Emissions were a problem, though:
...by the late 1800s, the problem of horse pollution had reached unprecedented heights. The growth in the horse population was outstripping even the rapid rise in the number of human city dwellers. American cities were drowning in horse manure as well as other unpleasant byproducts of the era’s predominant mode of transportation: urine, flies, congestion, carcasses, and traffic accidents. Widespread cruelty to horses was a form of environmental degradation as well.

The situation seemed dire. In 1894, the Times of London estimated that by 1950 every street in the city would be buried nine feet deep in horse manure. One New York prognosticator of the 1890s concluded that by 1930 the horse droppings would rise to Manhattan’s third-story windows. A public health and sanitation crisis of almost unimaginable dimensions loomed.
Shit happens with every new technology, so watch your step: The Ethics of Autonomous Cars.
posted by cenoxo at 4:34 AM on November 19, 2013 [3 favorites]


Shit happens with every new technology, so watch your step.

Thank you for succinctly expressing what I think whenever I hear from the "technology will solve everything and usher in a magical utopia" crowd.
posted by entropicamericana at 7:30 AM on November 19, 2013 [1 favorite]


I hope Google at some point sets up test environments - highways, urban/suburban roads, etc, all devoid of real cars and people - and runs through all the scenarios in that Ethics of Autonomous Cars article plus a bunch of Danger Room-esque obstacles and traps, with remotely-human-controlled cars standing in for human drivers being unpredictable in the mix, and a bunch of those pop-up civilian cutouts like in those fictional police training shooting galleries in movies, just putting packs of the cars through a gauntlet of chaos, with streaming video of all the tests online. I'd be glued to the feed for days.
posted by jason_steakums at 9:10 AM on November 19, 2013 [1 favorite]


I'd be glued to the feed for days.

You might want to look for footage of the DARPA Grand Challenge events, especially the "urban" one from 2007.
posted by burnmp3s at 11:25 AM on November 19, 2013


Yeah, that's basically what the DARPA Urban Challenge did (I drove out to Victorville and watched it firsthand):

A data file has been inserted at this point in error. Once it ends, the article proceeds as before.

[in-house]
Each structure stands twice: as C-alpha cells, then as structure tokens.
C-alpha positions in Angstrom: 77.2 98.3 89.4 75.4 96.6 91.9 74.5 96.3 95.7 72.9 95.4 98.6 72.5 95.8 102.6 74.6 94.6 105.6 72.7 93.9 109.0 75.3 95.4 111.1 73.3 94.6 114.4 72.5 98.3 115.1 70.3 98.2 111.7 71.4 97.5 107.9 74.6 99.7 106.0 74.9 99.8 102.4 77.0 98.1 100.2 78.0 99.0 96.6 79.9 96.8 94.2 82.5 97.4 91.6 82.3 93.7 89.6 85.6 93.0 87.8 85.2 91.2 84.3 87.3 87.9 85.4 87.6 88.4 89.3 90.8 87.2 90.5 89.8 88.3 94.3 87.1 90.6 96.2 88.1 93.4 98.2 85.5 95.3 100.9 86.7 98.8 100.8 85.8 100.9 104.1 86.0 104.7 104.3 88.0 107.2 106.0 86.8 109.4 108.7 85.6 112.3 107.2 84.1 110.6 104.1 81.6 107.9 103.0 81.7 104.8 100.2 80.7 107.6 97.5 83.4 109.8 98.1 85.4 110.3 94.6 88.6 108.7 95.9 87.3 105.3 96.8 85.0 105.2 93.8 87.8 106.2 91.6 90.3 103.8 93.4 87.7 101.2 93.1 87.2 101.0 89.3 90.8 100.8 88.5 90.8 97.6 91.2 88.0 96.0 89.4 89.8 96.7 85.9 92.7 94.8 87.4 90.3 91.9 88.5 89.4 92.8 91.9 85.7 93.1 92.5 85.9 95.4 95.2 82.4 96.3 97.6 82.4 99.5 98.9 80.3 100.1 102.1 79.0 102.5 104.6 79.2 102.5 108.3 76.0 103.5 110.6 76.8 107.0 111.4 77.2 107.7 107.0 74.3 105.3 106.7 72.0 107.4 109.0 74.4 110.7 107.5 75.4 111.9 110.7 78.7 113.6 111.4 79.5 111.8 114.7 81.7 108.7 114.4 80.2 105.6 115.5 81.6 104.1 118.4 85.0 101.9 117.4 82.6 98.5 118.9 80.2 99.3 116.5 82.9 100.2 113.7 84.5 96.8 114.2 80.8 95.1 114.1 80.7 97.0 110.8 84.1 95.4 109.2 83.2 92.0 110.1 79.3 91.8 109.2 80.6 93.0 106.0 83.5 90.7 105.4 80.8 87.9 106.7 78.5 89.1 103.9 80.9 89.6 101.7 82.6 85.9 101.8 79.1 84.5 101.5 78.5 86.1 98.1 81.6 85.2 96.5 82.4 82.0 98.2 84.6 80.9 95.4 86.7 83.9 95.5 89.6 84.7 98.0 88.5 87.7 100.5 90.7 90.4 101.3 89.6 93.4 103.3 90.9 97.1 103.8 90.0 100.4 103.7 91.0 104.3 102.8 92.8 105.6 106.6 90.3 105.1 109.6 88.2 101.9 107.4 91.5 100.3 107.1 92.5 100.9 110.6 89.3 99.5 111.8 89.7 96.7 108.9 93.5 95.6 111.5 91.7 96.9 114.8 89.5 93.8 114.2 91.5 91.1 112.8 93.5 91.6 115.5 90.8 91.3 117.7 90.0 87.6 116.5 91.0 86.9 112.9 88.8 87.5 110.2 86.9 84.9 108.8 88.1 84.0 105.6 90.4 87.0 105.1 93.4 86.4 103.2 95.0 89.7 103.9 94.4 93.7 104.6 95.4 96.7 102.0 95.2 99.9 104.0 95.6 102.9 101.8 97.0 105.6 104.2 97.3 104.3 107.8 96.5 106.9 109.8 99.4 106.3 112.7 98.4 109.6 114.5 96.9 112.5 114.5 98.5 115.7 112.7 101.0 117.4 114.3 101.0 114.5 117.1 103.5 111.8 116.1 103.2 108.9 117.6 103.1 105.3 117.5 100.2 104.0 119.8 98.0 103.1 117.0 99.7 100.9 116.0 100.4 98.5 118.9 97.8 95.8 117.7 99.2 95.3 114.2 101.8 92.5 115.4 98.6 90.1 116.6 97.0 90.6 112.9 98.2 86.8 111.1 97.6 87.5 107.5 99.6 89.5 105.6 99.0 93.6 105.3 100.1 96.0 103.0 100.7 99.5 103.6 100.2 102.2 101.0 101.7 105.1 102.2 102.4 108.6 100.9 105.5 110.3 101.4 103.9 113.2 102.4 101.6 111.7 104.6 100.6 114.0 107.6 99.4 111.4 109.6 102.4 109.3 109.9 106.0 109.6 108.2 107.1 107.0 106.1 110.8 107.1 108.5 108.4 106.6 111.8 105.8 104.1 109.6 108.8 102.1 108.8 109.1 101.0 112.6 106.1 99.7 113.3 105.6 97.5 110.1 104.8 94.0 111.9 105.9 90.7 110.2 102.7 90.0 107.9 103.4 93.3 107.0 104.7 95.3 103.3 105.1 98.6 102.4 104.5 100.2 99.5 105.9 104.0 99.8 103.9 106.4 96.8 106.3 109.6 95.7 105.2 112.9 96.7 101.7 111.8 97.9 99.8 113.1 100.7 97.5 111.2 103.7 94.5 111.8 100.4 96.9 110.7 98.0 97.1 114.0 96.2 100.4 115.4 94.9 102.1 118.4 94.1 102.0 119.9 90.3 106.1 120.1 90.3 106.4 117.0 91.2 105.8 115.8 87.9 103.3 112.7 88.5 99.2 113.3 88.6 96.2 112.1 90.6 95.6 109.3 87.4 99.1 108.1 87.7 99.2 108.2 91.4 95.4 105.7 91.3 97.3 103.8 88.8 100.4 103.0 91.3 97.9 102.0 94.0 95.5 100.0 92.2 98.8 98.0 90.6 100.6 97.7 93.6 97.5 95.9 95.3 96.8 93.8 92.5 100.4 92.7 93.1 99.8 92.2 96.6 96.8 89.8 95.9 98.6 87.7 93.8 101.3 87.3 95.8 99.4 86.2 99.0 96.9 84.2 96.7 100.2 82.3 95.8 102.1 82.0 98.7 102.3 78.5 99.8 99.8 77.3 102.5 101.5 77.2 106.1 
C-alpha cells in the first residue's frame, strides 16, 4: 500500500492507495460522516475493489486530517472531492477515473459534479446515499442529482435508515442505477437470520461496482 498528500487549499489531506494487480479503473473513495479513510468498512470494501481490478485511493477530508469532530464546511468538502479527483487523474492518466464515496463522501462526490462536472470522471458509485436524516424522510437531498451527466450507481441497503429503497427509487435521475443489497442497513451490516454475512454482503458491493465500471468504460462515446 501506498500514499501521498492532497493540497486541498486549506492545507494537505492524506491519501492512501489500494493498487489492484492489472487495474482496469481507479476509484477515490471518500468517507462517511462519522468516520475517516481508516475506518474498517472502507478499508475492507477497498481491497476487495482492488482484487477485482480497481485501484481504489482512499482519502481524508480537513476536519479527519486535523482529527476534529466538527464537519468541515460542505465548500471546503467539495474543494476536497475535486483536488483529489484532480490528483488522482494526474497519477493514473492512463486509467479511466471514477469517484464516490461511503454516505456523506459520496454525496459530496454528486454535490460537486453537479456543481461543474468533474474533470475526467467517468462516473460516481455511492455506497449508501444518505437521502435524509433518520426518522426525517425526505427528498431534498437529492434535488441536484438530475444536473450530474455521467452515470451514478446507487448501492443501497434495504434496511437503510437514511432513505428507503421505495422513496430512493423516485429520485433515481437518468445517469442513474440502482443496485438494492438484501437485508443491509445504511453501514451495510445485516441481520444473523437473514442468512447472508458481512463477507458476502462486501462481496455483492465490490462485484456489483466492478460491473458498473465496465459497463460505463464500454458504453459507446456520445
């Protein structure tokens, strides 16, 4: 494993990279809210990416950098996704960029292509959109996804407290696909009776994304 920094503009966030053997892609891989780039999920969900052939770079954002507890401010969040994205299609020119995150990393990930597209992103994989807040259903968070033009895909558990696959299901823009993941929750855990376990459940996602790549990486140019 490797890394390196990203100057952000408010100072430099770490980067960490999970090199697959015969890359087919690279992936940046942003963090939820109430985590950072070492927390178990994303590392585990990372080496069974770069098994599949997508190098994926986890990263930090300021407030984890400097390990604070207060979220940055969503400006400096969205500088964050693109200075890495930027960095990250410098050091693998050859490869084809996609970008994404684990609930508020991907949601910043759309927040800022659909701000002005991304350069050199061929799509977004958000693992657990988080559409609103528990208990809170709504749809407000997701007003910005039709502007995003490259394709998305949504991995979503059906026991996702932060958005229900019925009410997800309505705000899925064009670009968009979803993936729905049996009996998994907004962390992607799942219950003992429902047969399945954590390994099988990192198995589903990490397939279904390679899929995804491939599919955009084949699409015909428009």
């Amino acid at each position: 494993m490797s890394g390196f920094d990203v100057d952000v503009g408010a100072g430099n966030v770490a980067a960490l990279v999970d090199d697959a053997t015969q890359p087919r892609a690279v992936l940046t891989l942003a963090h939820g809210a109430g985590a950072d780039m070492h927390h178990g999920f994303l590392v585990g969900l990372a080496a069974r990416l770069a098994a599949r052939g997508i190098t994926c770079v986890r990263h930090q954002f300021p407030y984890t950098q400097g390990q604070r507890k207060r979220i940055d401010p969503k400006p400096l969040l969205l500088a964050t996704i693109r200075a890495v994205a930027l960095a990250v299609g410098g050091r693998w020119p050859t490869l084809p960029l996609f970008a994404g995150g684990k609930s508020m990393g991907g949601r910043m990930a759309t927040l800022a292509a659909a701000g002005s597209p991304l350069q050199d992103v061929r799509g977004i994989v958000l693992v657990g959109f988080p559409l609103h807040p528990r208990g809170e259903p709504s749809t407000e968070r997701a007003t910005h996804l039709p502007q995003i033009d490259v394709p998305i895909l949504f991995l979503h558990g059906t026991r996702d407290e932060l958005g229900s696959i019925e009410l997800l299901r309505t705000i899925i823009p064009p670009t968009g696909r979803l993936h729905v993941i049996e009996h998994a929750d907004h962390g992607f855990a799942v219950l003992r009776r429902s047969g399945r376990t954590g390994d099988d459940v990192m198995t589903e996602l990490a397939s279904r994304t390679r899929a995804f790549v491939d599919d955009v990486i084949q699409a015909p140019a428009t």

http://www.youtube.com/watch?v=P0NTV2mbJhA&t=1m40s

It included such danger room hazards as multiple other autonomous cars and human-driven cars, an EMI-generating Jumbotron display, and 4-way stops. Luckily there were fast hands on the kill switches.
posted by jjwiseman at 11:36 AM on November 19, 2013


I had forgotten about this quote from one of the DARPA traffic vehicle drivers: “...this was not a game of horseshoes, having participated today for more then seven hours with the bots as a traffic vehicle driver you get a real taste of the what ifs when you are face to face with a vehicle like Terramax, I had to take evasive action to keep from getting run over today.”

Hopefully that's now a purely historical perspective from the early days of autonomous vehicles...
posted by jjwiseman at 11:43 AM on November 19, 2013


Oh man, that stuff's great, they're like adorable dumb metal animals. Thanks! They should put them on a speedway and have devs in the pit stops pushing live code updates to tweak the algorithms while racing.
posted by jason_steakums at 11:43 AM on November 19, 2013


DARPA Challenge...Department of Defense...hey, if you could take the humans out of a tank, you could make them lower profile...wait a moment, I'm describing Ogres -- the Ogre Mk I to be precise. And look at that, these cars even have the "conning tower" sensor suite with their spinning laser scanner turret!

Living in the future is weird.
posted by fings at 2:23 PM on November 19, 2013